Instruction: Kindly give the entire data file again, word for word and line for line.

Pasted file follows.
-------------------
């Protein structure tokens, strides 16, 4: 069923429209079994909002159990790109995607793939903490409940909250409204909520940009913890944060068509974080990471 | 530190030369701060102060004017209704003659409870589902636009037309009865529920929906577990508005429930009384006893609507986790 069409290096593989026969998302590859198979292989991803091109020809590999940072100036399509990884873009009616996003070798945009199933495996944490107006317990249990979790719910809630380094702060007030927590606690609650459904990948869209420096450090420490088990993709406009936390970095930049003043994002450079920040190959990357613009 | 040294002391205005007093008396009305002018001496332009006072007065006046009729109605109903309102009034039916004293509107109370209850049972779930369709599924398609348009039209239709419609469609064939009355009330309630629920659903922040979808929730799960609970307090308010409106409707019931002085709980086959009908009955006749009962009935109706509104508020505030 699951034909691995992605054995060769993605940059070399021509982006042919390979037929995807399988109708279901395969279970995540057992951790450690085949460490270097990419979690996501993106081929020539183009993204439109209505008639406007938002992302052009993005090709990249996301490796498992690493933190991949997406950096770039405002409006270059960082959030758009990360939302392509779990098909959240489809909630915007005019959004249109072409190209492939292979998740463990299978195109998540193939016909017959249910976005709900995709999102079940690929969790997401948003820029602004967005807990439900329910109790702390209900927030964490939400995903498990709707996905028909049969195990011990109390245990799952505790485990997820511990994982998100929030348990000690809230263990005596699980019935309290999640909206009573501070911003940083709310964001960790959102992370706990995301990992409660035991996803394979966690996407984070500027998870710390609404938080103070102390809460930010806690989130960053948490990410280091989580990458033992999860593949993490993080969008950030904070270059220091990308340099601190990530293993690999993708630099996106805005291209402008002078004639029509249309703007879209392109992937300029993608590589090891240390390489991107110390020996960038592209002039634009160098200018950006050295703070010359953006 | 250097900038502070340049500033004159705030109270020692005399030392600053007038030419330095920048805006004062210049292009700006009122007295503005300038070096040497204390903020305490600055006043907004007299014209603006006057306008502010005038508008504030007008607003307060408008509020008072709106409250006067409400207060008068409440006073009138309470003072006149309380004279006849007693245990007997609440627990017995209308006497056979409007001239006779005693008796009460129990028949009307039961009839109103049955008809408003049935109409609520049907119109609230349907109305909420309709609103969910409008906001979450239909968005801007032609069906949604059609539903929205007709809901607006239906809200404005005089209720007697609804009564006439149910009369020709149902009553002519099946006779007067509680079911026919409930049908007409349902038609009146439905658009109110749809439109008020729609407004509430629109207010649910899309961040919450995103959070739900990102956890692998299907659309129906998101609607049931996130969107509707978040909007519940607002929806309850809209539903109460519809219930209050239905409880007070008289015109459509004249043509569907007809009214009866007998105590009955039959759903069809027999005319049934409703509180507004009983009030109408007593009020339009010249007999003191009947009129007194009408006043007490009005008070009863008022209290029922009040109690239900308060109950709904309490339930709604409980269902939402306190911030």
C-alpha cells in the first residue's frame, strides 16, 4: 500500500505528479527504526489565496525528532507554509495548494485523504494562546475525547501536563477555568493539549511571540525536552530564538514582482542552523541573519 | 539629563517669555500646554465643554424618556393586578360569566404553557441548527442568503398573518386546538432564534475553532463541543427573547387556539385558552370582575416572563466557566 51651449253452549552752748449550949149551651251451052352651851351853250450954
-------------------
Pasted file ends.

């Protein structure tokens, strides 16, 4: 069923429209079994909002159990790109995607793939903490409940909250409204909520940009913890944060068509974080990471 | 530190030369701060102060004017209704003659409870589902636009037309009865529920929906577990508005429930009384006893609507986790 069409290096593989026969998302590859198979292989991803091109020809590999940072100036399509990884873009009616996003070798945009199933495996944490107006317990249990979790719910809630380094702060007030927590606690609650459904990948869209420096450090420490088990993709406009936390970095930049003043994002450079920040190959990357613009 | 040294002391205005007093008396009305002018001496332009006072007065006046009729109605109903309102009034039916004293509107109370209850049972779930369709599924398609348009039209239709419609469609064939009355009330309630629920659903922040979808929730799960609970307090308010409106409707019931002085709980086959009908009955006749009962009935109706509104508020505030 699951034909691995992605054995060769993605940059070399021509982006042919390979037929995807399988109708279901395969279970995540057992951790450690085949460490270097990419979690996501993106081929020539183009993204439109209505008639406007938002992302052009993005090709990249996301490796498992690493933190991949997406950096770039405002409006270059960082959030758009990360939302392509779990098909959240489809909630915007005019959004249109072409190209492939292979998740463990299978195109998540193939016909017959249910976005709900995709999102079940690929969790997401948003820029602004967005807990439900329910109790702390209900927030964490939400995903498990709707996905028909049969195990011990109390245990799952505790485990997820511990994982998100929030348990000690809230263990005596699980019935309290999640909206009573501070911003940083709310964001960790959102992370706990995301990992409660035991996803394979966690996407984070500027998870710390609404938080103070102390809460930010806690989130960053948490990410280091989580990458033992999860593949993490993080969008950030904070270059220091990308340099601190990530293993690999993708630099996106805005291209402008002078004639029509249309703007879209392109992937300029993608590589090891240390390489991107110390020996960038592209002039634009160098200018950006050295703070010359953006 | 250097900038502070340049500033004159705030109270020692005399030392600053007038030419330095920048805006004062210049292009700006009122007295503005300038070096040497204390903020305490600055006043907004007299014209603006006057306008502010005038508008504030007008607003307060408008509020008072709106409250006067409400207060008068409440006073009138309470003072006149309380004279006849007693245990007997609440627990017995209308006497056979409007001239006779005693008796009460129990028949009307039961009839109103049955008809408003049935109409609520049907119109609230349907109305909420309709609103969910409008906001979450239909968005801007032609069906949604059609539903929205007709809901607006239906809200404005005089209720007697609804009564006439149910009369020709149902009553002519099946006779007067509680079911026919409930049908007409349902038609009146439905658009109110749809439109008020729609407004509430629109207010649910899309961040919450995103959070739900990102956890692998299907659309129906998101609607049931996130969107509707978040909007519940607002929806309850809209539903109460519809219930209050239905409880007070008289015109459509004249043509569907007809009214009866007998105590009955039959759903069809027999005319049934409703509180507004009983009030109408007593009020339009010249007999003191009947009129007194009408006043007490009005008070009863008022209290029922009040109690239900308060109950709904309490339930709604409980269902939402306190911030």
C-alpha cells in the first residue's frame, strides 16, 4: 500500500505528479527504526489565496525528532507554509495548494485523504494562546475525547501536563477555568493539549511571540525536552530564538514582482542552523541573519 | 539629563517669555500646554465643554424618556393586578360569566404553557441548527442568503398573518386546538432564534475553532463541543427573547387556539385558552370582575416572563466557566 51651449253452549552752748449550949149551651251451052352651851351853250450954